Glycobiochemistry - Michaela Wimmerová
Glycobiochemistry - Michaela Wimmerová


Prof. Michaela Wimmerová, Ph.D. Prof. Michaela Wimmerová, Ph.D.
Head of Core Facility, Research Group Leader Senior
Lenka Malinovská, Ph.D. Lenka Malinovská, Ph.D.
Junior Staff Scientist

Research areas

  • Carbohydrate-binding proteins involved in host-pathogen interactions
  • Human glycosyltransferases and their role in cancerogenesis
  • Glycosyltransferases participating in mycobacterial cell wall synthesis
  • Protein engineering of lectins
  • Biomolecular interactions

Main objectives

  • To study the therapeutical aspects of recognition and adhesion phenomena in host-pathogen interactions.
  • Investigations of the structures and interactions of biomacromolecules and their relations to the functions of living systems, disease and therapy.

Content of research

Research focusses on structure-function studies of proteins which participate in oligo-saccharide syntheses (glycosyltransferases), or specific recognition (lectins). Carbohydrates are essential for life and, in addition to their conventional role as structural and energy storage components, they play crucial roles in many recognition events. Specific recognition of glycoconjugates is an important event in biological systems and participates in numerous physiological and pathophysiological processes including cell signalling, differentiation, fertilization, infl ammatory response, as well as in cancerogenesis or pathogen-cell adhesion and recognition. The multiple roles of carbohydrates arise from the stability and the stereochemical diversity of glycosidic bonds.

The life cycles of pathogenic bacteria, fungi and viruses require the specific recognition of host tissue for adhesion and subsequent invasion. A common strategy often used by pathogens involves binding to the host glycoconjugates through sugar-binding proteins that can display exquisite specificity for the target tissue. For many pathogenic organisms, the ability to adhere to host tissues is essential to initiate an infection. Oligosaccharide-mediated recognition and adhesion are, for example, key points in the early steps of P. aeruginosa infection because they are followed by processes such as chronic colonization and biofilm formation together with alginate production under the control of quorum sensing. These last adaptive changes by the bacteria make their eradication difficult because, when in the biofilm phenotype, the bacteria become resistant to antibiotic drugs. This brings new challenges into the therapeutical area because the inhibition of protein-carbohydrate interaction could lead to the inhibition of pathogen recognition and adhesion to the host cell.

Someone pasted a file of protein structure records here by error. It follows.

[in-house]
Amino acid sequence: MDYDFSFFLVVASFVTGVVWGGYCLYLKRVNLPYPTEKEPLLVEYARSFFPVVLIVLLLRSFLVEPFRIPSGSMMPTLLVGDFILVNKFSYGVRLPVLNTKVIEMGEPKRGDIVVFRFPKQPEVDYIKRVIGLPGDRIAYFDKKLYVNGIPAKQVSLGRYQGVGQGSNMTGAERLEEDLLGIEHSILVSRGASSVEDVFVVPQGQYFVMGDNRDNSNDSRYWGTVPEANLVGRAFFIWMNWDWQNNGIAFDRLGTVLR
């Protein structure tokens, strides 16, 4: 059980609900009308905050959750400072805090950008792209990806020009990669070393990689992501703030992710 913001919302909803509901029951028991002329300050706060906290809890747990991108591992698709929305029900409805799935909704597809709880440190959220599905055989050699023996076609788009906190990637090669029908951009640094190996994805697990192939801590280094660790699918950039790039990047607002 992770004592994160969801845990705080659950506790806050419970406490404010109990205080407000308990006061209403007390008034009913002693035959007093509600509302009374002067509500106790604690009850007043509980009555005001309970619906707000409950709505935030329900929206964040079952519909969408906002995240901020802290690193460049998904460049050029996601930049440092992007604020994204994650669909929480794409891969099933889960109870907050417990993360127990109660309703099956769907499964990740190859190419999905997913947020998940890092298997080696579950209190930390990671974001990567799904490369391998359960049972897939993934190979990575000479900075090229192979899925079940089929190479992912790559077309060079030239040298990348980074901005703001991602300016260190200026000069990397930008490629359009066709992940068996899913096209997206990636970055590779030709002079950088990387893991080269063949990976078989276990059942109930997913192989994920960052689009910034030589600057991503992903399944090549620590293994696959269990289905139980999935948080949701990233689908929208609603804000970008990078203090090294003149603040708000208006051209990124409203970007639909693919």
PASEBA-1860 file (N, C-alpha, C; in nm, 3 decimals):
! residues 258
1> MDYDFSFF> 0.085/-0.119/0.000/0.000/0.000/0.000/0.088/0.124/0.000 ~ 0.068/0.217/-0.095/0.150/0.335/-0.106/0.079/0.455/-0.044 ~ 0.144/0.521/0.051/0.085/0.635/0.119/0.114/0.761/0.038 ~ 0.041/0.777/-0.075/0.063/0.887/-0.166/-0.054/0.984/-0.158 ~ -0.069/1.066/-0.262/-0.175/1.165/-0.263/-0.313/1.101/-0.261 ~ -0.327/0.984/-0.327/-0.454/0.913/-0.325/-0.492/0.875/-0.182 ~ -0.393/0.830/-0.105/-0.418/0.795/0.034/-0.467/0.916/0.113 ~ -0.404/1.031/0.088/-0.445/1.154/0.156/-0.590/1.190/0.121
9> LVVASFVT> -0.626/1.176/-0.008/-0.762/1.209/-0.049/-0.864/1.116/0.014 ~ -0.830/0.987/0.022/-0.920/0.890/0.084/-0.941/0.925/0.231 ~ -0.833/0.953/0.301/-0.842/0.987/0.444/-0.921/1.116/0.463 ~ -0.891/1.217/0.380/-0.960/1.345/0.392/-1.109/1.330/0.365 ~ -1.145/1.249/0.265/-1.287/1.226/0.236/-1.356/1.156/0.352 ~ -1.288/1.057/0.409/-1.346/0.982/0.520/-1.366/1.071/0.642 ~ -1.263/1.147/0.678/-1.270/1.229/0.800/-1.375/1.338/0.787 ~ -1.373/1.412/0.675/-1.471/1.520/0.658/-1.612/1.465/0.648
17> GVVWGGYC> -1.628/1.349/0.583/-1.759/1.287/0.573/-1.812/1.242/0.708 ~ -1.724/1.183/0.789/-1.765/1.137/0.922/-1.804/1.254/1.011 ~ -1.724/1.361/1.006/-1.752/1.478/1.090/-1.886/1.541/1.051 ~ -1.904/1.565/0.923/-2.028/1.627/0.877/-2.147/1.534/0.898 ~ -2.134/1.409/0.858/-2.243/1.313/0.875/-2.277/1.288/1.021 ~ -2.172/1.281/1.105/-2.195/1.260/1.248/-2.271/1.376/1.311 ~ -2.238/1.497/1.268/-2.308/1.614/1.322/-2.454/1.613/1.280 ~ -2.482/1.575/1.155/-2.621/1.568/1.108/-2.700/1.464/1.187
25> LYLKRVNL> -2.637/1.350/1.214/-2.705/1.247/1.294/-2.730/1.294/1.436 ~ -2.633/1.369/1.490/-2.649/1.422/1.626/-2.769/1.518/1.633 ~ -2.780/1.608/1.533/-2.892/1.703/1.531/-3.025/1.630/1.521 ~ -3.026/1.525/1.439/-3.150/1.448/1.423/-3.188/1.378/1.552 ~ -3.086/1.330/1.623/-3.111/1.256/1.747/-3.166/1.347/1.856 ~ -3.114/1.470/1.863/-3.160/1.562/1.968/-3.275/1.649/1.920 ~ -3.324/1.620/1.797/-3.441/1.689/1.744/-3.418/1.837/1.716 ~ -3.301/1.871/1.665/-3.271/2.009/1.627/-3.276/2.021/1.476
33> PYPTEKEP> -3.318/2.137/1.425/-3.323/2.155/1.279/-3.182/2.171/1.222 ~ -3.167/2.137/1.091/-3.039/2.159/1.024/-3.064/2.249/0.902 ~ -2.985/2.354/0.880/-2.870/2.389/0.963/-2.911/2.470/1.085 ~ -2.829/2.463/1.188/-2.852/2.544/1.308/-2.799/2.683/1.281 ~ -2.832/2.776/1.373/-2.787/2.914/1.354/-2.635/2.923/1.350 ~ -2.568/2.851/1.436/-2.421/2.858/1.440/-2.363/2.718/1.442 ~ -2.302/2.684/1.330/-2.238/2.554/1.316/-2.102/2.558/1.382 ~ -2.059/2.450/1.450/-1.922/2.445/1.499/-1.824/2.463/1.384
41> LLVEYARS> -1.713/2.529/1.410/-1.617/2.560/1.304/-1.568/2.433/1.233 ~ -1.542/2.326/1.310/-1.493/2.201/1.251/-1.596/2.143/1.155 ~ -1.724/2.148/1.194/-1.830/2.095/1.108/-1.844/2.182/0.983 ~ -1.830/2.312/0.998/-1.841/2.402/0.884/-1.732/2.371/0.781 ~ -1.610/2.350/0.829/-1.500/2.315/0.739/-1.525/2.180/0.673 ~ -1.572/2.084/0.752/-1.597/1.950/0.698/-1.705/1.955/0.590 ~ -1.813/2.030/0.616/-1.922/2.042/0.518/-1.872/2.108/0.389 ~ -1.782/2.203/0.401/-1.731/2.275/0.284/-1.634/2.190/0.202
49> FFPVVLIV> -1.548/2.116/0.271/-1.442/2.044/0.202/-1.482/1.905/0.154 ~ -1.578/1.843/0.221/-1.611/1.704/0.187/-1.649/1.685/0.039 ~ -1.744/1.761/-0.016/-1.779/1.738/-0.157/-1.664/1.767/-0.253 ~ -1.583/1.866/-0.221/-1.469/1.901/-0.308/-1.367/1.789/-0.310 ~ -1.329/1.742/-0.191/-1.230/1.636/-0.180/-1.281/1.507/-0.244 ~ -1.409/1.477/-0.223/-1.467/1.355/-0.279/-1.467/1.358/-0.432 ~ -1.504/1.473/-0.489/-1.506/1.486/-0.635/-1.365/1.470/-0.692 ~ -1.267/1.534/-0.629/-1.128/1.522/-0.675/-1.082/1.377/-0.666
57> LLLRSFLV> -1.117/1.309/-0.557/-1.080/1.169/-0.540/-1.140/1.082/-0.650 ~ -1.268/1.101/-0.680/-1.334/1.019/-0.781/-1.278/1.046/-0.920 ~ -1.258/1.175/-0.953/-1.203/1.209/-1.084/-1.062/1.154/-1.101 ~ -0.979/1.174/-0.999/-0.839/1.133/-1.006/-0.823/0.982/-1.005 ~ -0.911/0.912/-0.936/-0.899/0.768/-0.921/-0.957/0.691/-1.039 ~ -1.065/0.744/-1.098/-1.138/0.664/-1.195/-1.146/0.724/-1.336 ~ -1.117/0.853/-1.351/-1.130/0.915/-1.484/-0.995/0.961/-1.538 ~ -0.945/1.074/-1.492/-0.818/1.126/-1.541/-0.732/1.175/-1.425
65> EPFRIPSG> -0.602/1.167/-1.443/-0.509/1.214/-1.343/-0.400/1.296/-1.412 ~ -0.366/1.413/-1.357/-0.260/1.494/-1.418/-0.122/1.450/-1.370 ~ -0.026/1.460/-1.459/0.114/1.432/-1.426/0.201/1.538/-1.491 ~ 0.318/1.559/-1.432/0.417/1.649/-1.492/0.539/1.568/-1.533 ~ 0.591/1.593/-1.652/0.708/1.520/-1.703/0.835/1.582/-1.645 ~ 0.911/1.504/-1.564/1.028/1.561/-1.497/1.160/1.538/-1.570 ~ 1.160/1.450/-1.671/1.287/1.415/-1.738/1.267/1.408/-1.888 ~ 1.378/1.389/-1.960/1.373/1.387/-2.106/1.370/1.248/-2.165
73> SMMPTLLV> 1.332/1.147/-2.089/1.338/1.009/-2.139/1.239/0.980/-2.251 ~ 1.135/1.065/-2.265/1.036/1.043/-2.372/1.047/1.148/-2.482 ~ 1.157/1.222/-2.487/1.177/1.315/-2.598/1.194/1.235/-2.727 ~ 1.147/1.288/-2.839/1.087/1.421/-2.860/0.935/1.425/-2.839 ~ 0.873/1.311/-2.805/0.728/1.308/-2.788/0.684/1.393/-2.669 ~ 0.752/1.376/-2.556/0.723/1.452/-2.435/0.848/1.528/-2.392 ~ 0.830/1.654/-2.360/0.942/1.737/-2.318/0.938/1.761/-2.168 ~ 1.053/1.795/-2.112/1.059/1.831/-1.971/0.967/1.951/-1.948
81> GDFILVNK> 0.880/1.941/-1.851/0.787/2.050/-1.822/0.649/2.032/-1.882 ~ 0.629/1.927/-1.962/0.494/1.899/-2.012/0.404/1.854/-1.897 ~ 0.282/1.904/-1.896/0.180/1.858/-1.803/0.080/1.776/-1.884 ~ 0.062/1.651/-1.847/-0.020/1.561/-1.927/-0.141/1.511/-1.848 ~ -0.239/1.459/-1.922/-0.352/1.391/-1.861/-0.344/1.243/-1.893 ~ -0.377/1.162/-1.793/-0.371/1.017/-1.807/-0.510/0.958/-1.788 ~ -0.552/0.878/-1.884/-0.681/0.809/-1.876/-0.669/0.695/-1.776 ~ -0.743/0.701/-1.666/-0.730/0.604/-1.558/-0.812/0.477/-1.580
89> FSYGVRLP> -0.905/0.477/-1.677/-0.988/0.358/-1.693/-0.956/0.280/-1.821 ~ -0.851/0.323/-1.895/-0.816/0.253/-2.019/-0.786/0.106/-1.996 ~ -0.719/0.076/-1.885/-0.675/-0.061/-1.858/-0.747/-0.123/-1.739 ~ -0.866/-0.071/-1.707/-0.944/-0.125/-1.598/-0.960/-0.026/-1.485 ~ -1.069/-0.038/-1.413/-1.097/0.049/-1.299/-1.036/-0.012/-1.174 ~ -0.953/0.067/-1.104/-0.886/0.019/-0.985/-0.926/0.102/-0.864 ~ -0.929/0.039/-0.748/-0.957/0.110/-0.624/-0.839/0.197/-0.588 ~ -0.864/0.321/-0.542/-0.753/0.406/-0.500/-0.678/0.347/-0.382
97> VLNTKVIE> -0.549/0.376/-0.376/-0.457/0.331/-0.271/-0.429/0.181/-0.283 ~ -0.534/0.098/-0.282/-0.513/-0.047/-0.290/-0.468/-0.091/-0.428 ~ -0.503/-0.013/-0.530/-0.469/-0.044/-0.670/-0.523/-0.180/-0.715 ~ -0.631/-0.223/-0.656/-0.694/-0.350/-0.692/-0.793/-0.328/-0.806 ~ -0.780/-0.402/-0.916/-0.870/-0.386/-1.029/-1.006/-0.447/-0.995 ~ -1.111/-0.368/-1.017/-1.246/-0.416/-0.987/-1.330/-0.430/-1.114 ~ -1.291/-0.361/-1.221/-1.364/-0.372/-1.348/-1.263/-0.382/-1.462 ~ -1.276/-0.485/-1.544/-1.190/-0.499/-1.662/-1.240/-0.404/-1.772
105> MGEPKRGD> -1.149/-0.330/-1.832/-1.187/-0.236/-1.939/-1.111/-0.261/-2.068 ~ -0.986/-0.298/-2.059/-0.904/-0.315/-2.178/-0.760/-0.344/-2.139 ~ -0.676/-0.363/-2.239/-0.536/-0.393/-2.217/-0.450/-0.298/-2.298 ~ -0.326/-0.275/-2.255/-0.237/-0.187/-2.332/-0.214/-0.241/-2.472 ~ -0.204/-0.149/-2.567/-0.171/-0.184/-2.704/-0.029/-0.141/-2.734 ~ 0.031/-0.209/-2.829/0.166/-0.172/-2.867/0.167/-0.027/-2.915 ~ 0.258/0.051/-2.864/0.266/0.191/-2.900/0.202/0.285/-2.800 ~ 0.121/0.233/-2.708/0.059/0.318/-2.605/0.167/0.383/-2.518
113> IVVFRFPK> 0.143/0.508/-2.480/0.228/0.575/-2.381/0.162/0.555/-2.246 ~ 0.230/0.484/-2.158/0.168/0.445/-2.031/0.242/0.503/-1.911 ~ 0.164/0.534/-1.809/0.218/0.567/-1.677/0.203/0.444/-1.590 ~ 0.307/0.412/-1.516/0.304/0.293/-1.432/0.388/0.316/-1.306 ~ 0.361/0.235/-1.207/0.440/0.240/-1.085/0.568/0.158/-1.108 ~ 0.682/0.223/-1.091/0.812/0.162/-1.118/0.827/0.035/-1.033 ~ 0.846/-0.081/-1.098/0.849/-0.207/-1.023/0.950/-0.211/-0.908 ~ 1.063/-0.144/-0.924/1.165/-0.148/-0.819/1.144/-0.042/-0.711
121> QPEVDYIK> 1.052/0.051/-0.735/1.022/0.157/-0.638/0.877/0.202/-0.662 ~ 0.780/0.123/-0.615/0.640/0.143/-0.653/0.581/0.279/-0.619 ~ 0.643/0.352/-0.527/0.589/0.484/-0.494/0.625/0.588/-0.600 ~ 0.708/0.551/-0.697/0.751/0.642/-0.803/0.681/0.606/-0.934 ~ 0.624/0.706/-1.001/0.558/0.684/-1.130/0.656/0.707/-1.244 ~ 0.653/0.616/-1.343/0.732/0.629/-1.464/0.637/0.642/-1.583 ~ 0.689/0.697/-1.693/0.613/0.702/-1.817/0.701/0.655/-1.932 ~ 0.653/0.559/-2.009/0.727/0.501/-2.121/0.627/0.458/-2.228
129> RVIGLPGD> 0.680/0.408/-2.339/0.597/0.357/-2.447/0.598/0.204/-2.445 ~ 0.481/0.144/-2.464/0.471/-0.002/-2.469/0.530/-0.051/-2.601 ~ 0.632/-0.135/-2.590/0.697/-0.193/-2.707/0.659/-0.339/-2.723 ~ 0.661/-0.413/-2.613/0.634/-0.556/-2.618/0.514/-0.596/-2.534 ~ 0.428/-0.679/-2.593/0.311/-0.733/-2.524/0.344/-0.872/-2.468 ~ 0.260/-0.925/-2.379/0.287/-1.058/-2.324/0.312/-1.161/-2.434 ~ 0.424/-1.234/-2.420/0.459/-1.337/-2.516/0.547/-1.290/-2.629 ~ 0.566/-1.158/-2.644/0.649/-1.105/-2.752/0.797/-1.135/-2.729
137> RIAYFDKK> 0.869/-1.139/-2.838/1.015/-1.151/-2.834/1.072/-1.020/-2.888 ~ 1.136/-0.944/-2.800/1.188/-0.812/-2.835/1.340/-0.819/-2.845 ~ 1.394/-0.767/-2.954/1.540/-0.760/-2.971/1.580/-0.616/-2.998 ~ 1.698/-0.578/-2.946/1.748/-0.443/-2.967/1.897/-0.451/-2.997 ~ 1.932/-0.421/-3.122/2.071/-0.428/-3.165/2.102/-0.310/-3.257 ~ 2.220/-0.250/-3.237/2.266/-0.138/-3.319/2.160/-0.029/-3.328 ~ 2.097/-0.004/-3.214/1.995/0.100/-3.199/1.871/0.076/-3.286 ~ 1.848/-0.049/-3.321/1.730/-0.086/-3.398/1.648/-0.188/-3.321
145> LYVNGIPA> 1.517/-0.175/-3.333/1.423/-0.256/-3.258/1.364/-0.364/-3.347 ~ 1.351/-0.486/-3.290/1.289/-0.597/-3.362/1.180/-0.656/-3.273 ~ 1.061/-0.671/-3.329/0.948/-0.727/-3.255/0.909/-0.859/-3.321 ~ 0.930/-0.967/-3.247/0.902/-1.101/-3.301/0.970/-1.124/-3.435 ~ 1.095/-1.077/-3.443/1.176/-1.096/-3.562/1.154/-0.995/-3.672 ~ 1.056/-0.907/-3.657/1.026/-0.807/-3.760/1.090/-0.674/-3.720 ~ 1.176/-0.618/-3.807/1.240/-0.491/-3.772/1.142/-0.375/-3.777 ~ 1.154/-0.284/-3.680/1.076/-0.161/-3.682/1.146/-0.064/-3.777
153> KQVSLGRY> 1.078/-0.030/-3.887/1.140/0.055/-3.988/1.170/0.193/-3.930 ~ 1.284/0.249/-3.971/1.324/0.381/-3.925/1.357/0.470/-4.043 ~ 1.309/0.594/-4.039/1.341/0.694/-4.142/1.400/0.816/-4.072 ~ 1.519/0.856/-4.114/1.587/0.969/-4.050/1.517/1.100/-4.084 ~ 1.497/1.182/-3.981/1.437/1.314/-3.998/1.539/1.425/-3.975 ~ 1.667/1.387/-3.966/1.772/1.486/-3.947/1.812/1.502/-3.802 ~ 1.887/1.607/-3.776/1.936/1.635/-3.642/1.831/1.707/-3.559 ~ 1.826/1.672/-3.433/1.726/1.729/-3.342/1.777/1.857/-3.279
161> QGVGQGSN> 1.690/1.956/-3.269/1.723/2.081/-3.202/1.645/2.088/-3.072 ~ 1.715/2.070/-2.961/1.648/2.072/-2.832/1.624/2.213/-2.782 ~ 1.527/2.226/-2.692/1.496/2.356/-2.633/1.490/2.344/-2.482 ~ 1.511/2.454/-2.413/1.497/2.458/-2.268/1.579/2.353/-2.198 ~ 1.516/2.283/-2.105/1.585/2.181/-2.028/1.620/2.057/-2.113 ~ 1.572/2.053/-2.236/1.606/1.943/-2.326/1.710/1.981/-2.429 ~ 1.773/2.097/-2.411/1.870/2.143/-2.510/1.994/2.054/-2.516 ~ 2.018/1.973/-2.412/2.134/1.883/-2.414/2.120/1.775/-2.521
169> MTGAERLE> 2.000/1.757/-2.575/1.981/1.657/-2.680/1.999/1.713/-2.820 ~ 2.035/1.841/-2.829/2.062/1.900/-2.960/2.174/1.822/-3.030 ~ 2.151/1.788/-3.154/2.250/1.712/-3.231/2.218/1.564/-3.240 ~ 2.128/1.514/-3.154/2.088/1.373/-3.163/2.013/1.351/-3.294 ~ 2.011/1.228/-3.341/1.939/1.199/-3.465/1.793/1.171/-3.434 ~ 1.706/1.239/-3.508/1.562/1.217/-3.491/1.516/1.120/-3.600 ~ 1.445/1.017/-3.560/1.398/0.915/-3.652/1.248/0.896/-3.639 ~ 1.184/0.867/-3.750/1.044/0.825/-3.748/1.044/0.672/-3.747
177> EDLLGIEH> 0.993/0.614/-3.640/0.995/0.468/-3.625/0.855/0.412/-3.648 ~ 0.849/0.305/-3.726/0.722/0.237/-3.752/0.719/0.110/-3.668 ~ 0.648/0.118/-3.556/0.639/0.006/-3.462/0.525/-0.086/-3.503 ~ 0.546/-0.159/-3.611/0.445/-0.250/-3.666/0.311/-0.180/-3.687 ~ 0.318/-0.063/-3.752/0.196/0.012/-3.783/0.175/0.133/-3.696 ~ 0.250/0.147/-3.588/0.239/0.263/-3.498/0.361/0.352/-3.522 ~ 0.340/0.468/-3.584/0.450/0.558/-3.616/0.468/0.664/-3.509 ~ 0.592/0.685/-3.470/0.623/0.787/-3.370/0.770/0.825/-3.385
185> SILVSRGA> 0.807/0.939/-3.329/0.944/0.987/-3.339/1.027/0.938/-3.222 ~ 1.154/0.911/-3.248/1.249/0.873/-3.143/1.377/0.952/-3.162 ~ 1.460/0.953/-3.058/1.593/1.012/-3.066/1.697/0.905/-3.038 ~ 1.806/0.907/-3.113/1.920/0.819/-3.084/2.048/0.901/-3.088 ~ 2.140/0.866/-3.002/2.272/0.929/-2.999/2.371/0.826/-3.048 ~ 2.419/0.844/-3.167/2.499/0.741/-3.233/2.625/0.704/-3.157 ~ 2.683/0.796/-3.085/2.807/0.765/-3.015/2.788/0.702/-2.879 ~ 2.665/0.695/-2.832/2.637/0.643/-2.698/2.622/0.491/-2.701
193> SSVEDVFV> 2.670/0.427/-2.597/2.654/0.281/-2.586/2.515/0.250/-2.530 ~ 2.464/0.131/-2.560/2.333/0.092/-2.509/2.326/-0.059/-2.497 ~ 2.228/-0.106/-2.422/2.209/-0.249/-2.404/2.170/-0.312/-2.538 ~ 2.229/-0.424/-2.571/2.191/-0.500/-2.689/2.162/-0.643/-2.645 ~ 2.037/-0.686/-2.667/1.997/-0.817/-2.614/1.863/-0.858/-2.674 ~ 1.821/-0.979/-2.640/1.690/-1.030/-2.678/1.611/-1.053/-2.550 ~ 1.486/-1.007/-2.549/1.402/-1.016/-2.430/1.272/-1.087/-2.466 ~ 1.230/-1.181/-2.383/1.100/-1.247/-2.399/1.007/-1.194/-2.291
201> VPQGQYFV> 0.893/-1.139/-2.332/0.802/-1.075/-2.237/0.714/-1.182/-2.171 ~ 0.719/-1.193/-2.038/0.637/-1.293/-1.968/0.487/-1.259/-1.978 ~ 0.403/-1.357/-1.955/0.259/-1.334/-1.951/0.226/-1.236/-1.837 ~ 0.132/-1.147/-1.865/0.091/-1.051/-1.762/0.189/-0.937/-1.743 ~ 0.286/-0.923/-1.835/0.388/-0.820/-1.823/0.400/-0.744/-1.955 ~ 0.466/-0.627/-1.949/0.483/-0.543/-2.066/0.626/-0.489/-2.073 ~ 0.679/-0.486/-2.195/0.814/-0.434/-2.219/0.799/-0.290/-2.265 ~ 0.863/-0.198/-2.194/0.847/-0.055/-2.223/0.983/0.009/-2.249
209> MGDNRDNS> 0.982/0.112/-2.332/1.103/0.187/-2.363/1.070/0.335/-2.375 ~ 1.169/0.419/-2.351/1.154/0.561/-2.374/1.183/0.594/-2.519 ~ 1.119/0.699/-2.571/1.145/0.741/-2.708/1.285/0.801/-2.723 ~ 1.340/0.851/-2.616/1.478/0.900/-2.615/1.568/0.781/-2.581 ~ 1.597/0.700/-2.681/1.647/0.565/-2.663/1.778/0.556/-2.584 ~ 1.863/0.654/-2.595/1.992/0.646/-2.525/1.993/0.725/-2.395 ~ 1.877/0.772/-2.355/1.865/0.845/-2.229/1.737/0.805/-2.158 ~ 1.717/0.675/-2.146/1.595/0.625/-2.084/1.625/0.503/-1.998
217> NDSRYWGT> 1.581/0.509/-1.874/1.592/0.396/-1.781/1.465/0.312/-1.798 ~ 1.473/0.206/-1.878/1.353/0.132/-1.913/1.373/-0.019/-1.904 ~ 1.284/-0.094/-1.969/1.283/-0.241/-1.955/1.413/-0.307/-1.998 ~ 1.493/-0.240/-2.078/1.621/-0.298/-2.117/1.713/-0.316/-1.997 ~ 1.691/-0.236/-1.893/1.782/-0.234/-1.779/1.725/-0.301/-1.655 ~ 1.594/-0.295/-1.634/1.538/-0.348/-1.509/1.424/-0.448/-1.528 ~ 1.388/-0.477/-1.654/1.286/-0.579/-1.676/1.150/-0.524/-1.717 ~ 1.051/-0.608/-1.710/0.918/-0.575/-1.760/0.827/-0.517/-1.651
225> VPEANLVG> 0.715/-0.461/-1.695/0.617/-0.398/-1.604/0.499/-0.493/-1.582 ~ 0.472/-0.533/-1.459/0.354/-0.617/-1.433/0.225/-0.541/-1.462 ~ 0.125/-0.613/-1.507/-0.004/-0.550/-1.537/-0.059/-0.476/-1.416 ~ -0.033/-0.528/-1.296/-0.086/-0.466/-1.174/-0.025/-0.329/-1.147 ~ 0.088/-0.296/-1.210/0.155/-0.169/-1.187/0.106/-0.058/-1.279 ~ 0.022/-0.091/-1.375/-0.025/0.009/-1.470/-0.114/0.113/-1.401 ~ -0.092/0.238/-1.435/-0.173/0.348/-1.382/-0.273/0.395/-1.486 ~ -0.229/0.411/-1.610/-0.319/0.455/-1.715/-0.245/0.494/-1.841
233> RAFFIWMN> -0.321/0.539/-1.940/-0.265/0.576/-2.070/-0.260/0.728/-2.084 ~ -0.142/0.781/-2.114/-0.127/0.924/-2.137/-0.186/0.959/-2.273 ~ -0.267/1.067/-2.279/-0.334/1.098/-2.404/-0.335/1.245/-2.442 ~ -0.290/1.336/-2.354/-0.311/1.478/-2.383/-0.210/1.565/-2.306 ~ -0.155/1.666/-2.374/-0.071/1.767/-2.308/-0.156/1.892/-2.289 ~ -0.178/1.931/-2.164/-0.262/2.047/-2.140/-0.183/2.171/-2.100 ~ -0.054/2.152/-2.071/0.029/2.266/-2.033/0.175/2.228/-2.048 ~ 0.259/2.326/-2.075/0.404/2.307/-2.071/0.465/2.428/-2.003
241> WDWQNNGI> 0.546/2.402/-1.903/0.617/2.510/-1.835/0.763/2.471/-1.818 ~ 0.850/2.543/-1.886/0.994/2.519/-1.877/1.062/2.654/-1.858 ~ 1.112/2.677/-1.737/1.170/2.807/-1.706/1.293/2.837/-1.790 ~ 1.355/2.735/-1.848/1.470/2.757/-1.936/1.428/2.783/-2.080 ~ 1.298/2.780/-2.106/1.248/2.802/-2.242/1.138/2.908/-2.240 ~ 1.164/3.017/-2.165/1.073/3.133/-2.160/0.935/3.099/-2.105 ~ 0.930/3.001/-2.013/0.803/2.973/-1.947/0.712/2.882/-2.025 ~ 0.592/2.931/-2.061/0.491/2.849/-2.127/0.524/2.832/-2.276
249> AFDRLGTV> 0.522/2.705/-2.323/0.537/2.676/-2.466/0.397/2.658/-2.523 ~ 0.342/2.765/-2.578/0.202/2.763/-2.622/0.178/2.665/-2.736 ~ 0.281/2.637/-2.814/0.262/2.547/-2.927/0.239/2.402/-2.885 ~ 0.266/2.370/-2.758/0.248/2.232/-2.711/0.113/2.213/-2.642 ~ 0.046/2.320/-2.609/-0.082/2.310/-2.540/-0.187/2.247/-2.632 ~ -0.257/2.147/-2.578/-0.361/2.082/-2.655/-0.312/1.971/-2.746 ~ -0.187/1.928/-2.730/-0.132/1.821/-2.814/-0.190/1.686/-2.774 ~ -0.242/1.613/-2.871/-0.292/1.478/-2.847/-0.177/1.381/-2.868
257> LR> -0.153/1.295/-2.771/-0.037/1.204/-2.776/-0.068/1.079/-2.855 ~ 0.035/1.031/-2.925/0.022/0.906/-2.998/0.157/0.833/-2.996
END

One of the groups of proteins we are interested in is a group of lectins from human opportunistic pathogens, such as Pseudomonas aeruginosa, Burkholderia cepacia complex, Aspergillus fumigatus, etc. These organisms are usually widely spread around the population and are not dangerous to healthy individuals. On the other hand, they become highly virulent in contact with immunocompromised patients. Infections developed are associated with high morbidity and mortality in the infected people, especially in individuals under mechanical ventilation and in patients suffering from cystic fibrosis.

Carbohydrate-binding proteins

A) Schematic representation of carbohydrate-binding proteins at the top of pili and flagella responsible for the attachment of the pathogenic bacteria to the epitelial host cell carbohydrates.
B) Crystals of several protein/carbohydrate complexes allowing their structure determination using X-ray.
C) X-ray structure of PA-IIL lectin from Pseudomonas aeruginosa complexed with sugar epitope LNnFP-V (PDB 1W8F).

We use a multidisciplinary approach to study the recognition and adhesion phenomena of pathogens including bacteria, viruses, and fungi to human tissue. We have been identifying new potential protein targets using bioinformatics tools, and they have been prepared in recombinant form using molecular biology approaches. The complementary techniques of binding experiments, isothermal titration microcalorimetry, surface plasmon resonance and high resolution X-ray crystallography are used to decipher the thermodynamic and structural basis for the unusually high-affinity binding of lectins from pathogens to their host carbohydrates. In addition, site-directed mutagenesis in combination with structural and functional studies allow us to understand the roles of particular amino acids in the fine definition of sugar specificity and preference.

Such a structure-function correlation of protein/carbohydrate interaction forms the basis for the rational design of carbohydrate-based drugs directed against adhesion and virulence


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